Future applications of this collaborative research between Cedars-Sinai and Emulate include studying neuronal development and neurodegenerative diseases
In order to understand the cause of neurodegenerative diseases — and to develop drugs to treat them — researchers must be able to create models of the brain and of the central nervous system (CNS) that are human-relevant.
These models require human cells, and the cells of an individual who suffers from a neurodegenerative disease will provide more accurate information about the particular characteristics of that individual’s disease.
Since it’s not practical to biopsy cells of the brain and CNS, researchers at Cedars-Sinai are using their expertise with induced pluripotent stem cells to create patient-specific cells with this non-invasive technique.
In a recent paper published in Stem Cell Reports, researchers at Cedars-Sinai showed how culturing stem cell-derived neurons together with brain microvascular endothelial cells (BMECs) in our Organ-Chips can lead to the development of neurons that feature characteristics of mature, adult cells. The research was led by Sam Sances of Cedars-Sinai.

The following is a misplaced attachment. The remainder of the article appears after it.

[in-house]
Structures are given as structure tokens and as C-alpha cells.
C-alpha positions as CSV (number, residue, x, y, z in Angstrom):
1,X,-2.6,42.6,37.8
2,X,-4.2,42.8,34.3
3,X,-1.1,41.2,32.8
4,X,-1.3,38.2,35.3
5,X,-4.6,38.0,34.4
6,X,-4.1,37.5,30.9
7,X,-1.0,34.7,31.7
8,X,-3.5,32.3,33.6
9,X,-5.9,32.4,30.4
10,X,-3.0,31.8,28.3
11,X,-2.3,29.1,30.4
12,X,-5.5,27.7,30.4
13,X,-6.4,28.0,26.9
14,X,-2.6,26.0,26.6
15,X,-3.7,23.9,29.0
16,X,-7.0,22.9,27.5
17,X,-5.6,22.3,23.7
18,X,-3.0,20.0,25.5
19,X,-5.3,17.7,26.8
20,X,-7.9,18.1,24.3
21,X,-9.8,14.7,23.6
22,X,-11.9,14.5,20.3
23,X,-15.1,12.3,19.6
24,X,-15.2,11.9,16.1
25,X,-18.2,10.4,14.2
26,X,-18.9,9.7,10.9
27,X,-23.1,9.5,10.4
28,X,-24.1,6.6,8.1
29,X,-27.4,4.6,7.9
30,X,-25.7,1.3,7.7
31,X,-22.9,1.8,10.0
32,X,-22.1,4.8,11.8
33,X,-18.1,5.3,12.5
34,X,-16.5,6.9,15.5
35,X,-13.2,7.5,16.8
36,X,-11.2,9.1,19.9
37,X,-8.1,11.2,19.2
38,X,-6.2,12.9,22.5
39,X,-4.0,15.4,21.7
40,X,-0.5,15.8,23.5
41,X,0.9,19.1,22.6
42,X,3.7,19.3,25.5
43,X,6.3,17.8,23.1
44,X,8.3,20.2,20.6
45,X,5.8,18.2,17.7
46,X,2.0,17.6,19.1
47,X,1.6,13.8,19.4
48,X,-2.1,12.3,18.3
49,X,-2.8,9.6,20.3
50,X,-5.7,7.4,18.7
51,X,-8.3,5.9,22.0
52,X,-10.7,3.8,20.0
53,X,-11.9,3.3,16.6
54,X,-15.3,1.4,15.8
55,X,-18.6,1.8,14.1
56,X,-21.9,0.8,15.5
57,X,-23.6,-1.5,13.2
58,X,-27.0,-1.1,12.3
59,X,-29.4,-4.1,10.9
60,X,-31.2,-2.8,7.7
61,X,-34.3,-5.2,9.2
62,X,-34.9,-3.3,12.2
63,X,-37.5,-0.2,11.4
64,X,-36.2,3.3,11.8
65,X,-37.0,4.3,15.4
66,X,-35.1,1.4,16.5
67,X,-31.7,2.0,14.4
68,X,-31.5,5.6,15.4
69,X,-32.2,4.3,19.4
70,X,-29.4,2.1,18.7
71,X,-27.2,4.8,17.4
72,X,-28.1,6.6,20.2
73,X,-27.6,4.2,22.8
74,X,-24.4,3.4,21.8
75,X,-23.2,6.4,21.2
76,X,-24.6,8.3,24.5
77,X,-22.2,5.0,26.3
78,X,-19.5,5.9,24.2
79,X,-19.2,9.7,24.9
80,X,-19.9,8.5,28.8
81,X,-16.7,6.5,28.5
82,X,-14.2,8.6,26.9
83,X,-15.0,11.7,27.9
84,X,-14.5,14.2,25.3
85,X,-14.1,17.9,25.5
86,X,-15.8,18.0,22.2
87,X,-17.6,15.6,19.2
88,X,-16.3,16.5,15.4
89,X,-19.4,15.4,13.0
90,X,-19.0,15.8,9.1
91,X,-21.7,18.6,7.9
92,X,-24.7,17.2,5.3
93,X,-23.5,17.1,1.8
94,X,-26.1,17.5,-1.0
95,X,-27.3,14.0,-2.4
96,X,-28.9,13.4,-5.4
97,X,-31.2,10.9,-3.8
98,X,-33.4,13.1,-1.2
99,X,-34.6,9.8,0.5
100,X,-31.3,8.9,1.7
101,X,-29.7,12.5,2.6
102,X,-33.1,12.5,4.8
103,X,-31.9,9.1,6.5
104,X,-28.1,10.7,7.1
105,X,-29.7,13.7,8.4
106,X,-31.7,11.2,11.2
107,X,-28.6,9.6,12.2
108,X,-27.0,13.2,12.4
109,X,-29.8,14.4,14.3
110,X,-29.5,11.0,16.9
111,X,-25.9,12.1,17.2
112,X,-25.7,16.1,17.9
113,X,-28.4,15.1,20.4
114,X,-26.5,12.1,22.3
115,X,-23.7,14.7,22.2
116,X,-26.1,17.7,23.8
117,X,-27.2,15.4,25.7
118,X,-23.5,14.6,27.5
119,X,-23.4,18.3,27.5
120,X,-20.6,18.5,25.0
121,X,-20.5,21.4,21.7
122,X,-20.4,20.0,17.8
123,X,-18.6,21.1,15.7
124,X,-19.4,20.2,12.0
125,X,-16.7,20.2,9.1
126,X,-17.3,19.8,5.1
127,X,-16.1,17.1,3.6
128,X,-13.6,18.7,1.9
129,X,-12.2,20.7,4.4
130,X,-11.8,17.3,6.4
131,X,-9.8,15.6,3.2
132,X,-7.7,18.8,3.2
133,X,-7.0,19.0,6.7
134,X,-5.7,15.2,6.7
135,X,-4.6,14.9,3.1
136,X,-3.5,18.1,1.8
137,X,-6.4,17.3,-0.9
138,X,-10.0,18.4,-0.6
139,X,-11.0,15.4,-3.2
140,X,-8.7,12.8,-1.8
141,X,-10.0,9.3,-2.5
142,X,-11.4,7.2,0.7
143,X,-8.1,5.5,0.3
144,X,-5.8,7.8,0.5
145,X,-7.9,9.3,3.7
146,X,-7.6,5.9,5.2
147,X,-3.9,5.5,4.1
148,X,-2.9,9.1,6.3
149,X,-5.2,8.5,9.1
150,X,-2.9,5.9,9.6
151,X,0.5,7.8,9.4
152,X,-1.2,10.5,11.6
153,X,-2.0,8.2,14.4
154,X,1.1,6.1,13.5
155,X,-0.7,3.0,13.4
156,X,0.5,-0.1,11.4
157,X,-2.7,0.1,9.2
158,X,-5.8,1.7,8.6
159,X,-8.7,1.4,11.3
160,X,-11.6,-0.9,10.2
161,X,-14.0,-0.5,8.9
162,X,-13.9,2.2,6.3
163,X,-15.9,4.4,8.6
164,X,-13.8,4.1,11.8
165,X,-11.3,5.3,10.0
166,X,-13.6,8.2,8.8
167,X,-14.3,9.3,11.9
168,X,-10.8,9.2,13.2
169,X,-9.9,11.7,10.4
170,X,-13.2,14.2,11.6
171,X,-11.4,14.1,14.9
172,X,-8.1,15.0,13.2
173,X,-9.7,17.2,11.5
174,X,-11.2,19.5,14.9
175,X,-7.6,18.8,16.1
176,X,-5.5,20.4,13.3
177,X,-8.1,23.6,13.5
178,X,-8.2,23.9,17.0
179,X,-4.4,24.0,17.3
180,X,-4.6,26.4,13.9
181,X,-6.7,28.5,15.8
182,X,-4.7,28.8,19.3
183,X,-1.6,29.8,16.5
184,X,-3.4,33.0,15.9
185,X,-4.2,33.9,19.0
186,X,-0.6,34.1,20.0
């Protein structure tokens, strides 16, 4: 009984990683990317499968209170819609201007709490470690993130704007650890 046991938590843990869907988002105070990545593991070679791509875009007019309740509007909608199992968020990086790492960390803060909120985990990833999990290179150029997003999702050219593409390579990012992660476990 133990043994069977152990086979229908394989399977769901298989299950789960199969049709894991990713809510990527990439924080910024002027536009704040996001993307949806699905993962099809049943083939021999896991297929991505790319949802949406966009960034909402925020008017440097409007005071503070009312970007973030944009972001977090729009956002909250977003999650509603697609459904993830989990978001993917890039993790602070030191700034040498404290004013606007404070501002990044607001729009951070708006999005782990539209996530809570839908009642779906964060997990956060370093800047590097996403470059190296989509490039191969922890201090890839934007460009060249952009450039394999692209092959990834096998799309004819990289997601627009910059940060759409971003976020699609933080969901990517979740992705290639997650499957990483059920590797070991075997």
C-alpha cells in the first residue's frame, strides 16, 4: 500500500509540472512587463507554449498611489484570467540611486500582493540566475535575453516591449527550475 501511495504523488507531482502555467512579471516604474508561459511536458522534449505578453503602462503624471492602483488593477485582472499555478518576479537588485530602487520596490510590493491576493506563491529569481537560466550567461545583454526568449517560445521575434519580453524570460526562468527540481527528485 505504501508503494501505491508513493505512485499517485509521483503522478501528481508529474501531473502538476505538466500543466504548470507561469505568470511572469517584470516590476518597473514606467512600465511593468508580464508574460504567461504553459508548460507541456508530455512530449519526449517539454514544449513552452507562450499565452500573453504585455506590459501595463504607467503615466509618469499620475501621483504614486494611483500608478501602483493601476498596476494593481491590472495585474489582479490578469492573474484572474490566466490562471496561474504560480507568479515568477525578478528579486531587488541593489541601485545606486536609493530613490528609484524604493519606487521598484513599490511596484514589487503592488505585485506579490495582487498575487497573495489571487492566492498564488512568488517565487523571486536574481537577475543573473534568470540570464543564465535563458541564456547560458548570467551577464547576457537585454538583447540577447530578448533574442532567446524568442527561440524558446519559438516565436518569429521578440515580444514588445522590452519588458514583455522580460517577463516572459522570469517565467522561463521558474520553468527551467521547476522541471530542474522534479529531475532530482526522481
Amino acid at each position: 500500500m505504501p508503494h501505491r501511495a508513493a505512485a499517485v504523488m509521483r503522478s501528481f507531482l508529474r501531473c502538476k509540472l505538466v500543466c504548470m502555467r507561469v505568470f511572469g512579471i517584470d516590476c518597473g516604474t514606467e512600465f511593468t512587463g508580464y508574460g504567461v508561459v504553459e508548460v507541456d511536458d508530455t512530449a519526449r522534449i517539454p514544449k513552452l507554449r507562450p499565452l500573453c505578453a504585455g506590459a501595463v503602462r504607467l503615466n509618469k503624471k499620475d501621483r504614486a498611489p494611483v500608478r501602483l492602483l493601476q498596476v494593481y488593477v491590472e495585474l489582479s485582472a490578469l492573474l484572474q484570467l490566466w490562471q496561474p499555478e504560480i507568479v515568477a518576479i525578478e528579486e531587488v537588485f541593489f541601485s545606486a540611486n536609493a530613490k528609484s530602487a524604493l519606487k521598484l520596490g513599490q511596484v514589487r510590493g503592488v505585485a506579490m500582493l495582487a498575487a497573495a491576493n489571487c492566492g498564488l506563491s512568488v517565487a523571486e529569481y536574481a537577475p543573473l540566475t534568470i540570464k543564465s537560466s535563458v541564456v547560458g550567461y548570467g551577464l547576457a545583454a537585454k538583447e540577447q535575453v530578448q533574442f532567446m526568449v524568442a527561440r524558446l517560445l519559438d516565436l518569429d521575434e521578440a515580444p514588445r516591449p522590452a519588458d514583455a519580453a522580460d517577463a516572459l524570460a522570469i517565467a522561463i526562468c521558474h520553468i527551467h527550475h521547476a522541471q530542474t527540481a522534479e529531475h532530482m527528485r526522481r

This work — which was jointly conducted by scientists at Cedars-Sinai and members of our biology and engineering teams — is an example of the collaborative research that happens within our community. And it may help researchers gain a better understanding of how neurodegenerative diseases develop.
The research is part of the Patient-on-a-Chip program, which has been created to help clinicians predict which disease treatments would be most effective based on a patient’s genetic makeup and disease variant. This project is pioneering a new approach to precision medicine for improving patient care and health.